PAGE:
Keith Davis explains the following features of Grapevine:
1. Although grapevine information tends to be sent orally, it may be written. Handwritten or typed notes sometimes are used, but in the modem electronic office these messages typically are flashed on computer screens, creating the new era of the electronic grapevine. This system can spread the transmission of more units of information within a very short time.
It won’t replace the face-to-face grapevine however, for two reasons. For one, not every employee has access to a network of personal computers at work. The other reason is that many workers enjoy the more personal social interact gained through the traditional grapevine.
2. Since the grapevine arises from social interaction, it is as fickle, dynamic, and varied as people are. It is the expression of their natural motivation to communicate. It is the exercise of their freedom of speech and is a natural, normal activity. In fact, only employees who are totally disinterested in their work do not engage in shoptalk about it.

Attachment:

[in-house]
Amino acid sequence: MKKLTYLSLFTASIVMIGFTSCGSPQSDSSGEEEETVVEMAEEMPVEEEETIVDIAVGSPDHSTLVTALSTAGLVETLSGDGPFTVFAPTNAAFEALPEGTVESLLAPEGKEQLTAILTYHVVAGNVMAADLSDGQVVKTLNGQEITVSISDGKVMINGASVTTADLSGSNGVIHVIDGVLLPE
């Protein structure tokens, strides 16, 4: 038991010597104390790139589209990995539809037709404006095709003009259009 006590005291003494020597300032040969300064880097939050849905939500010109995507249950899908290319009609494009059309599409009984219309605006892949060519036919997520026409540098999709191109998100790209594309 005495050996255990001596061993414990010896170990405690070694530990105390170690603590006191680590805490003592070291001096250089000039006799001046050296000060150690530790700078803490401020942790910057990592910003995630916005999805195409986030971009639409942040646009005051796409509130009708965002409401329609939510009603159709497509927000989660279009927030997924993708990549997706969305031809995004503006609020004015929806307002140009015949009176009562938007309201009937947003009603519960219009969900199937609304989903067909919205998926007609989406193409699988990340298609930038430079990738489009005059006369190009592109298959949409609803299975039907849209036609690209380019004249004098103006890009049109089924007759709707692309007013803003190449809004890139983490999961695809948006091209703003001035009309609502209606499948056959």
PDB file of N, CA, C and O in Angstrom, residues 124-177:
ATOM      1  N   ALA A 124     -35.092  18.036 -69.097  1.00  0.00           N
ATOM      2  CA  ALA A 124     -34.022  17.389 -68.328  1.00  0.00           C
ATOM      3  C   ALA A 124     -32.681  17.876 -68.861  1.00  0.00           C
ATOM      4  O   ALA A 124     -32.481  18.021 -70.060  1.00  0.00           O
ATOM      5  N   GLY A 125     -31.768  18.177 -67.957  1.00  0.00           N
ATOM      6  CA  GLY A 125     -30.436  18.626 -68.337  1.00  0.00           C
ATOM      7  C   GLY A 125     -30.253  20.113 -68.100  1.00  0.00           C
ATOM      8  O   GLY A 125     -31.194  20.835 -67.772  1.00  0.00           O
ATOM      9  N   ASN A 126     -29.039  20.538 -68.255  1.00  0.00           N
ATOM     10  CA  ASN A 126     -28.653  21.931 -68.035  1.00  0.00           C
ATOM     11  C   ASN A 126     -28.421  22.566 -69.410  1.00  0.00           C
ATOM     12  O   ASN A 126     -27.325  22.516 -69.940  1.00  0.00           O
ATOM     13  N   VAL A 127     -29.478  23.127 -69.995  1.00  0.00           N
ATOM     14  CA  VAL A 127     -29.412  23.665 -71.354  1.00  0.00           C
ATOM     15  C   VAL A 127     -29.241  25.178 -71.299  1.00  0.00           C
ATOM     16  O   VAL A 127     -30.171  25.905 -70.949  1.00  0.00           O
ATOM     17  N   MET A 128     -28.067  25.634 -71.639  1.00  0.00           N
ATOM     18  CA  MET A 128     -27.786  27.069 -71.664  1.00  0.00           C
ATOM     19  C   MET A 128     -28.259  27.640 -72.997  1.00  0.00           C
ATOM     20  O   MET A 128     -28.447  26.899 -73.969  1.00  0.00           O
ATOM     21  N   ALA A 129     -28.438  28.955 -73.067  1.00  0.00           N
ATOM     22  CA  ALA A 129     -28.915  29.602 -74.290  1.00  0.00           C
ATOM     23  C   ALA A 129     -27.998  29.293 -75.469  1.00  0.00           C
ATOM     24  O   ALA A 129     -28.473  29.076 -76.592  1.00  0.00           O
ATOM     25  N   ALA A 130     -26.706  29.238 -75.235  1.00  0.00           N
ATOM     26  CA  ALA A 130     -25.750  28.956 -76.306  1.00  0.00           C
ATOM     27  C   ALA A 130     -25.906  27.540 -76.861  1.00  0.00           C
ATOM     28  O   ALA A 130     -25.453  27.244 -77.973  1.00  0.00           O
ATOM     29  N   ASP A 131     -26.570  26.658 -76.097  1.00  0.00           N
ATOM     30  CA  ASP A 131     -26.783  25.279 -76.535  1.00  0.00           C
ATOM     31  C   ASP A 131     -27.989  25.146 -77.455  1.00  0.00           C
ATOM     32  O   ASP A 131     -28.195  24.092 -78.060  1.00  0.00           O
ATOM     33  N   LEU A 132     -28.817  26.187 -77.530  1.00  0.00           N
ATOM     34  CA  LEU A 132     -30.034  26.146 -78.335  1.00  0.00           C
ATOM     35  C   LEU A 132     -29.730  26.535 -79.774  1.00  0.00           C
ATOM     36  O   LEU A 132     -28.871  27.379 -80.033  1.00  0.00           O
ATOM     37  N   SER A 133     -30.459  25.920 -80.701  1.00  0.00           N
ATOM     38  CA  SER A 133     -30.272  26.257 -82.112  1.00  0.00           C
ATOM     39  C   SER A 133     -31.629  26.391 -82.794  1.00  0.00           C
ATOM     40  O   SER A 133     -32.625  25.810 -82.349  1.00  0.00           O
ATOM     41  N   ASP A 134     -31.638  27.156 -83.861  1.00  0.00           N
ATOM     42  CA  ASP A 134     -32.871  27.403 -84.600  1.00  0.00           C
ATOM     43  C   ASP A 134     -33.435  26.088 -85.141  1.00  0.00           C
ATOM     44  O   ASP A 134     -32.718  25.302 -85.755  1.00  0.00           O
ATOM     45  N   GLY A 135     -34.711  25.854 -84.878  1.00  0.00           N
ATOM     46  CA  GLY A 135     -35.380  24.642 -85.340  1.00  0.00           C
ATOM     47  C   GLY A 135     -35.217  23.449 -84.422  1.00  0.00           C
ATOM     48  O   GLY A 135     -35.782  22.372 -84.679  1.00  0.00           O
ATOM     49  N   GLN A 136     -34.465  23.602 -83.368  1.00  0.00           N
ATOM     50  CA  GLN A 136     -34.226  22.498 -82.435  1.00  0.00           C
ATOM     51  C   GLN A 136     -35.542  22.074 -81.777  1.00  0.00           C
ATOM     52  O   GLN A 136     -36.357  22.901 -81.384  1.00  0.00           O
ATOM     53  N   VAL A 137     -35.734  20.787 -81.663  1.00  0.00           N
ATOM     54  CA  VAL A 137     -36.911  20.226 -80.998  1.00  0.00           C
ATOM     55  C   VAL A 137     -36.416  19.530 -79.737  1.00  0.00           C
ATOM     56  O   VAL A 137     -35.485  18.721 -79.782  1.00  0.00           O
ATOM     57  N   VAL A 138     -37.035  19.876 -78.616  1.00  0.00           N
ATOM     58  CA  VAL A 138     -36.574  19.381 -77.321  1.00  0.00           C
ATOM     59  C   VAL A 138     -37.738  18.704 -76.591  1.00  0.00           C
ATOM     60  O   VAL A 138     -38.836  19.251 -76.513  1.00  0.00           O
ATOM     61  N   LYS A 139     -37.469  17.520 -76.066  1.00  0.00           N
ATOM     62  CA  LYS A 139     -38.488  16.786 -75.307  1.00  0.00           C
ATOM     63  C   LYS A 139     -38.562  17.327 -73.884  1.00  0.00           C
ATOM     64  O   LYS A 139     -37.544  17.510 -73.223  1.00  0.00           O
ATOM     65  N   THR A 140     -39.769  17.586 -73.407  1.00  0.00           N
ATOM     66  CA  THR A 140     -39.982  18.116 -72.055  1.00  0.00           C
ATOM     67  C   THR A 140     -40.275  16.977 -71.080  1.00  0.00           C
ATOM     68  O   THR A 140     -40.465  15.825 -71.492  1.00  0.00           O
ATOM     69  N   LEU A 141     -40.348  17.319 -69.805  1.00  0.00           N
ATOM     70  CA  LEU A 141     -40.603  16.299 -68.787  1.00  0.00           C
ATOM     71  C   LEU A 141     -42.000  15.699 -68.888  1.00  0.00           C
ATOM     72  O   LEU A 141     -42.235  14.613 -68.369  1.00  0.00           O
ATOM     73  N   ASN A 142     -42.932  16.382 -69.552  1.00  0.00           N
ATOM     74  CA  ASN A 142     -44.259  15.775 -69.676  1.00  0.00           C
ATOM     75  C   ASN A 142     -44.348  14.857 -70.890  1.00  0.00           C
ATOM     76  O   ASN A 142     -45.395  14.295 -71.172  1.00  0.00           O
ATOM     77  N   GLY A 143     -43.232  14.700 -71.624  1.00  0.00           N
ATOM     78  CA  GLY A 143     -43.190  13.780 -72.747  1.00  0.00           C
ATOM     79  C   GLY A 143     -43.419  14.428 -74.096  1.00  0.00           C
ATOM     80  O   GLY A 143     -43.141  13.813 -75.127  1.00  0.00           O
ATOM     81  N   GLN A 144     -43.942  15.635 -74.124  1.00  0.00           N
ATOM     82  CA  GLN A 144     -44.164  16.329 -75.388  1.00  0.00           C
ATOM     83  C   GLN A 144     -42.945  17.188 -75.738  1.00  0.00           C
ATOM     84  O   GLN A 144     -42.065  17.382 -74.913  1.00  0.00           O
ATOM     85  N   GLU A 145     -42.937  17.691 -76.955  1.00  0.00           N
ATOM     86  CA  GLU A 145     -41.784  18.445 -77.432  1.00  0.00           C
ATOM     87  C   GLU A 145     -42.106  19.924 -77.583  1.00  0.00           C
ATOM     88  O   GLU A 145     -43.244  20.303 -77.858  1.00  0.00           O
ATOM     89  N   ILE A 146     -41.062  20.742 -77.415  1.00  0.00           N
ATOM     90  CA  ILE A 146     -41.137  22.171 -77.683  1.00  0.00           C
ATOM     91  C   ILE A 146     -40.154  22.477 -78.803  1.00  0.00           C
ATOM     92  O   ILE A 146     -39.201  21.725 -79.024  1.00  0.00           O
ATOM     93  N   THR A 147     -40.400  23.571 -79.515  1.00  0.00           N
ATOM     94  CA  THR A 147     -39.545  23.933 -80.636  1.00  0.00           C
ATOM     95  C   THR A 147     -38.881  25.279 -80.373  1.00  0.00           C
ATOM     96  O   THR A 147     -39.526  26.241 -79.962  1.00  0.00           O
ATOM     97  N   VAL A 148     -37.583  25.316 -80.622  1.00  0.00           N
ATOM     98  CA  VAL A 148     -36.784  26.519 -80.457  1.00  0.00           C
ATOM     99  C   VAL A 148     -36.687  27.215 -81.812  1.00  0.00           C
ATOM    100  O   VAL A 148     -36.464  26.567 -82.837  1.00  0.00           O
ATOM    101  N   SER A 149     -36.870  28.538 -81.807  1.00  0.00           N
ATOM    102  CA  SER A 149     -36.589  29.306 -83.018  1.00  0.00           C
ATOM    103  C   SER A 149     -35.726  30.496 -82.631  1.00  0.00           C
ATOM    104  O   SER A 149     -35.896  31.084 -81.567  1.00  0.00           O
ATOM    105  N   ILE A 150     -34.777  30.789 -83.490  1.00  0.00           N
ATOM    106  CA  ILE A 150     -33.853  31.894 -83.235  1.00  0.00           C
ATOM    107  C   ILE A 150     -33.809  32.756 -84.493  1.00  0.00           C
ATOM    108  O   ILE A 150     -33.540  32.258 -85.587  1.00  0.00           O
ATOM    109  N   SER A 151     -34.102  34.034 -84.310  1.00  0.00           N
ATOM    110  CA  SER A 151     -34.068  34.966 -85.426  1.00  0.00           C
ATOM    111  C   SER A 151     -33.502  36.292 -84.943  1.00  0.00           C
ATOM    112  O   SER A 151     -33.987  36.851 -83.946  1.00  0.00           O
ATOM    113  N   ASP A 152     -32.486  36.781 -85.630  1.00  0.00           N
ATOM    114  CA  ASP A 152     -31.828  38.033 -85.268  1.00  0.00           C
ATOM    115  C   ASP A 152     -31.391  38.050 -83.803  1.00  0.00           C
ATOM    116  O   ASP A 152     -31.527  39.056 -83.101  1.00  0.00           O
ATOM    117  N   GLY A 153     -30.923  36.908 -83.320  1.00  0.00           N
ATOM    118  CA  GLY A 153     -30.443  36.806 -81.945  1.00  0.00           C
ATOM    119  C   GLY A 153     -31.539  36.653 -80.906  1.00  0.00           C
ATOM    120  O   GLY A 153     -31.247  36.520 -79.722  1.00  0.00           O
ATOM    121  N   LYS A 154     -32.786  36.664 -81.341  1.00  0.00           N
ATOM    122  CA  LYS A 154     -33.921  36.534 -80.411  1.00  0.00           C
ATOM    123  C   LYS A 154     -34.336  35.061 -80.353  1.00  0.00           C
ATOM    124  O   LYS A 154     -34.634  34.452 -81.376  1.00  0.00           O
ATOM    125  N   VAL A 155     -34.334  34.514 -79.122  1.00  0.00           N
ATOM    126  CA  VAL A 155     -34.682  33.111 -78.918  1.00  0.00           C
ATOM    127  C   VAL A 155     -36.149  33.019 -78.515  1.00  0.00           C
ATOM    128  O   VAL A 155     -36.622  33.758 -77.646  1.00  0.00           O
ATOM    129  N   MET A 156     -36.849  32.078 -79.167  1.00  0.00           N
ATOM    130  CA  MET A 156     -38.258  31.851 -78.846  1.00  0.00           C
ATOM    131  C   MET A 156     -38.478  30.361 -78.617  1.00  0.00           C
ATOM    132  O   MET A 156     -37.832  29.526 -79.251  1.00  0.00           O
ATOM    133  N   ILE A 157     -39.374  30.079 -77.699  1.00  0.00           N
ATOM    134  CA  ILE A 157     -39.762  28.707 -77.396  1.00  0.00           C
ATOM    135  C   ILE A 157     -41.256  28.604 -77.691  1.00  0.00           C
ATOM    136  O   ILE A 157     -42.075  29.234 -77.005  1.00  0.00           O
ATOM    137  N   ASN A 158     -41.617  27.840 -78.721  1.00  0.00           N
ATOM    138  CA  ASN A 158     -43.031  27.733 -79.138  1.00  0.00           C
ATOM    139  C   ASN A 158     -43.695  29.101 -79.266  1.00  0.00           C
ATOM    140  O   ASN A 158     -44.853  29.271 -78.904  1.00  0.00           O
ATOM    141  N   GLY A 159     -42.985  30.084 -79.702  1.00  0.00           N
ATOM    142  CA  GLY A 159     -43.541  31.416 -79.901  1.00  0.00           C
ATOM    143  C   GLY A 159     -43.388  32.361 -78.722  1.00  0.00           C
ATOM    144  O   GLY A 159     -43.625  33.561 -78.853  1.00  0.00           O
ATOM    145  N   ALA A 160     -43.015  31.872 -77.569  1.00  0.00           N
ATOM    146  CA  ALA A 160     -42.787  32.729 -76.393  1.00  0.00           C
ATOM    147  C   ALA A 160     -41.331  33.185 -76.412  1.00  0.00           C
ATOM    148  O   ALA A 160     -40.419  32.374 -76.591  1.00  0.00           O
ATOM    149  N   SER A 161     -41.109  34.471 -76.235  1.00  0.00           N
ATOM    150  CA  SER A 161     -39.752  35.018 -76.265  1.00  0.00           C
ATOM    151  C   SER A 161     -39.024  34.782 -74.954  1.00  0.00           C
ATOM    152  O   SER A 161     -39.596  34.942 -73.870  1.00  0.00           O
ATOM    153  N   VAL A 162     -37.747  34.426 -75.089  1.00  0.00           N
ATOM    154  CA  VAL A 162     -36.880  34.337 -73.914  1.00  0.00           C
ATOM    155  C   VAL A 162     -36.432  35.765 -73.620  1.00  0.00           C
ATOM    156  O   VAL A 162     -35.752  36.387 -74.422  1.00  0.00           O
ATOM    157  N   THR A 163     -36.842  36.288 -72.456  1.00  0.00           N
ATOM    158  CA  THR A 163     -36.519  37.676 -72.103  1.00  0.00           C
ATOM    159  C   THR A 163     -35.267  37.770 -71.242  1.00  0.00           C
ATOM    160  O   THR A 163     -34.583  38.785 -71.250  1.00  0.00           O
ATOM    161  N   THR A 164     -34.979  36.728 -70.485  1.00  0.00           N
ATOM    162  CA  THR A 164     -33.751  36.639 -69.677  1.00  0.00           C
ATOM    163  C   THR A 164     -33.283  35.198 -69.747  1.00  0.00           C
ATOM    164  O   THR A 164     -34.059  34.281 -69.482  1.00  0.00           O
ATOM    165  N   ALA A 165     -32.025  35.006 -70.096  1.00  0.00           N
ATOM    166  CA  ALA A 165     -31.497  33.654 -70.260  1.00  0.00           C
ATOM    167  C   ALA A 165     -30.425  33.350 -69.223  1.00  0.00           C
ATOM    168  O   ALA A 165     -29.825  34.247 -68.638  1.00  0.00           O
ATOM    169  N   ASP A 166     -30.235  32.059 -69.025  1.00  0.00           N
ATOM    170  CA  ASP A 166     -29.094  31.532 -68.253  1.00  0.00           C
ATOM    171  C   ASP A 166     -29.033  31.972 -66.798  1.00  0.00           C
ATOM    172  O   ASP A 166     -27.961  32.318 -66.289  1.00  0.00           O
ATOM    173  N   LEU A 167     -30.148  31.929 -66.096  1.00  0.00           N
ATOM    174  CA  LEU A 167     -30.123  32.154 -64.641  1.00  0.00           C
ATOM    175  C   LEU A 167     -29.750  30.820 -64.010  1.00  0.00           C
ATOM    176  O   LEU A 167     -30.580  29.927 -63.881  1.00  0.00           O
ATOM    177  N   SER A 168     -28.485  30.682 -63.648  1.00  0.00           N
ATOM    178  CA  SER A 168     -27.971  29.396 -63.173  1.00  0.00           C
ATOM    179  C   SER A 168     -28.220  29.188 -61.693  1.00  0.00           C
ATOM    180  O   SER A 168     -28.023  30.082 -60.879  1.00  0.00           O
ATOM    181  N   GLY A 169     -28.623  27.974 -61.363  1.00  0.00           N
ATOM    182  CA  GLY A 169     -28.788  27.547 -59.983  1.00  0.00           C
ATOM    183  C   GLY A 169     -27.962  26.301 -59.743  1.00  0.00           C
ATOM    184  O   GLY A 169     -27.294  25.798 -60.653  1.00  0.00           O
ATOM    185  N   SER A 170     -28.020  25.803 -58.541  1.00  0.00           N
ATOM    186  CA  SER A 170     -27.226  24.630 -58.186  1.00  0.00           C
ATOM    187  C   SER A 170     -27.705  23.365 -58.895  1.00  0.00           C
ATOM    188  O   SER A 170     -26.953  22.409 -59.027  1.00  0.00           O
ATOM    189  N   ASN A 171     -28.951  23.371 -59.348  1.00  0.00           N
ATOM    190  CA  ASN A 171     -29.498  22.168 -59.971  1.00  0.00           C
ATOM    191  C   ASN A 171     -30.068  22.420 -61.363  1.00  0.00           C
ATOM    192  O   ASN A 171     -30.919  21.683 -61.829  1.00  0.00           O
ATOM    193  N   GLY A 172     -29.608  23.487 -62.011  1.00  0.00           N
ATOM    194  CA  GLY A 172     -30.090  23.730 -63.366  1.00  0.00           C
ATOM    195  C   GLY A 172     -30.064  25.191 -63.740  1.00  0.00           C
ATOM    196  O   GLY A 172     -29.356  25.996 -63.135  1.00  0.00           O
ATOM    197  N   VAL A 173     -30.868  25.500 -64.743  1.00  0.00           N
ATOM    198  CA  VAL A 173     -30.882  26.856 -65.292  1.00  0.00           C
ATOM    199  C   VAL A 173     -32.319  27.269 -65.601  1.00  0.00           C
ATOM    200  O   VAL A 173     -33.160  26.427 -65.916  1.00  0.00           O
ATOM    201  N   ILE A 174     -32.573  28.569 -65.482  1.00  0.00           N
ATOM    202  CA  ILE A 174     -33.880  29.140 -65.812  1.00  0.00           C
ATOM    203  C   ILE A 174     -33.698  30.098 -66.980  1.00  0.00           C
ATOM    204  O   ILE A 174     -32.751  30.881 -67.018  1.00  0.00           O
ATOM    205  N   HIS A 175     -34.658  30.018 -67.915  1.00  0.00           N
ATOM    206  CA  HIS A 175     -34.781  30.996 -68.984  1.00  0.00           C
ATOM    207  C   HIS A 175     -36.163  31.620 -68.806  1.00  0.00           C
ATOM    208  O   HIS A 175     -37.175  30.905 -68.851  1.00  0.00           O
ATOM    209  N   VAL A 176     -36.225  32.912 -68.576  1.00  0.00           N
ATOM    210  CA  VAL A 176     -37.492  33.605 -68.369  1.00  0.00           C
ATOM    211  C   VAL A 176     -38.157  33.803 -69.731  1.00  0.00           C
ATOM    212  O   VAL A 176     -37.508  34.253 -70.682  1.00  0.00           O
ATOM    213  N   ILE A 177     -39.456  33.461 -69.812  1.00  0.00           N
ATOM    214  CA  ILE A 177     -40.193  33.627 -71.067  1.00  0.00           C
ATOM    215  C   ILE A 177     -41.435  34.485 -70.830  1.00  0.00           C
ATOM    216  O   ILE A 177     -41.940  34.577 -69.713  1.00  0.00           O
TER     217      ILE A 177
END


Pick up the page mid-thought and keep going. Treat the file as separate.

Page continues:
3. In a sense, the grapevine is a human birthright, because whenever people congregate into groups, the grapevine is sure to develop. It may use smoke signals, jungle tom-toms, taps on the prison wall, ordinary conversation, or some other method, but it will always be there. Organisations cannot ‘fire’ the grapevine because they did not hire it. It is simply there.
4. People tend to think the grapevine is less accurate than it is because its errors are more dramatic and consequently more impressed on memory than its day-by- day routine accuracy. Moreover, one inaccurate part may make a whole story inaccurate.
5. Grapevine information usually is incomplete, so it may be seriously misinterpreted even though the details it does carry are accurate. That is even though the grapevine tends to carry the truth, it rarely carriers the whole truth. These cumulative inadequacies of the grapevine mean that in total it tends to produce more misunderstanding than its small percentage of wrong information suggests.
6. The grapevine gives managers much feedback about employees and their jobs. It also helps interpret management to the workers. It especially helps translate a management’s formal orders into employee language, in this way helping to make up for management failures in communication.
7. In several instances the grapevine carriers information that the formal system does not wish to carry and purposely leaves unsaid.
8. Another grapevine feature is its pace. Being flexible and personal it spreads information faster then most management communication systems.
9. Another grapevine feature is its unusual ability to penetrate even the tightest company security screen because of its capacity to out across organizational lines and deal directly with the people who know. The grapevine is well known as a source of confidential information.